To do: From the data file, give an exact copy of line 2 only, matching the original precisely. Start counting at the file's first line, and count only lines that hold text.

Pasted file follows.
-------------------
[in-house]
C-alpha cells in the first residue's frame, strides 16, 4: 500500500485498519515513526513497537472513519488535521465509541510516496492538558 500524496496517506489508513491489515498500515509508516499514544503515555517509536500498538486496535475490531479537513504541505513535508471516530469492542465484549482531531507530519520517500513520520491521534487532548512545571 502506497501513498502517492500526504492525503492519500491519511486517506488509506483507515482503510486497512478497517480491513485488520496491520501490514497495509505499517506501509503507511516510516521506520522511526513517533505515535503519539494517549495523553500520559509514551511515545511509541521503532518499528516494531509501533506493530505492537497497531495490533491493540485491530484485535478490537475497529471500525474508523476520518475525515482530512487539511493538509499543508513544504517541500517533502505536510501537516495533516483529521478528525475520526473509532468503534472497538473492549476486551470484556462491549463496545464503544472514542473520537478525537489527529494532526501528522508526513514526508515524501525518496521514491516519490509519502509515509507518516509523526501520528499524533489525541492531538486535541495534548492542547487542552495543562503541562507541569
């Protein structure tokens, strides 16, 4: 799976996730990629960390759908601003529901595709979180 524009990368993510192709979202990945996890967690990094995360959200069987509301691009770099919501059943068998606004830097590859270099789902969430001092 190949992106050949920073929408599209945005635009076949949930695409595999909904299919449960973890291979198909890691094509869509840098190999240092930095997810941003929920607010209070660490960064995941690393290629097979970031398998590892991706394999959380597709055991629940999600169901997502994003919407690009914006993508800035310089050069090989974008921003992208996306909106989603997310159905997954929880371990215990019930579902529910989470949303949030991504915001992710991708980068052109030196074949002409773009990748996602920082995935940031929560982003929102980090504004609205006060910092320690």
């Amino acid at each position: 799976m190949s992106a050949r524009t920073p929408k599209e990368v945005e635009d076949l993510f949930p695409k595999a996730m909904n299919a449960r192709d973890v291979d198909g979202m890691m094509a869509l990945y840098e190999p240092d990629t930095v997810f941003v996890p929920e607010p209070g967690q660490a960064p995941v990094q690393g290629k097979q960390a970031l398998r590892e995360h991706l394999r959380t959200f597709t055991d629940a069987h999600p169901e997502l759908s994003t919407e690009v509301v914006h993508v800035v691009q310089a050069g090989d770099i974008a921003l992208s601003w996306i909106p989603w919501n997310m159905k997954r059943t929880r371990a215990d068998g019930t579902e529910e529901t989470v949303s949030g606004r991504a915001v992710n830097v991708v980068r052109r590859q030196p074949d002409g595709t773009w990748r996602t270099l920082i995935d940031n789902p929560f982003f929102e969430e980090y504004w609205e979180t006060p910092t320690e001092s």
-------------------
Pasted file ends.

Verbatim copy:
C-alpha cells in the first residue's frame, strides 16, 4: 500500500485498519515513526513497537472513519488535521465509541510516496492538558 500524496496517506489508513491489515498500515509508516499514544503515555517509536500498538486496535475490531479537513504541505513535508471516530469492542465484549482531531507530519520517500513520520491521534487532548512545571 502506497501513498502517492500526504492525503492519500491519511486517506488509506483507515482503510486497512478497517480491513485488520496491520501490514497495509505499517506501509503507511516510516521506520522511526513517533505515535503519539494517549495523553500520559509514551511515545511509541521503532518499528516494531509501533506493530505492537497497531495490533491493540485491530484485535478490537475497529471500525474508523476520518475525515482530512487539511493538509499543508513544504517541500517533502505536510501537516495533516483529521478528525475520526473509532468503534472497538473492549476486551470484556462491549463496545464503544472514542473520537478525537489527529494532526501528522508526513514526508515524501525518496521514491516519490509519502509515509507518516509523526501520528499524533489525541492531538486535541495534548492542547487542552495543562503541562507541569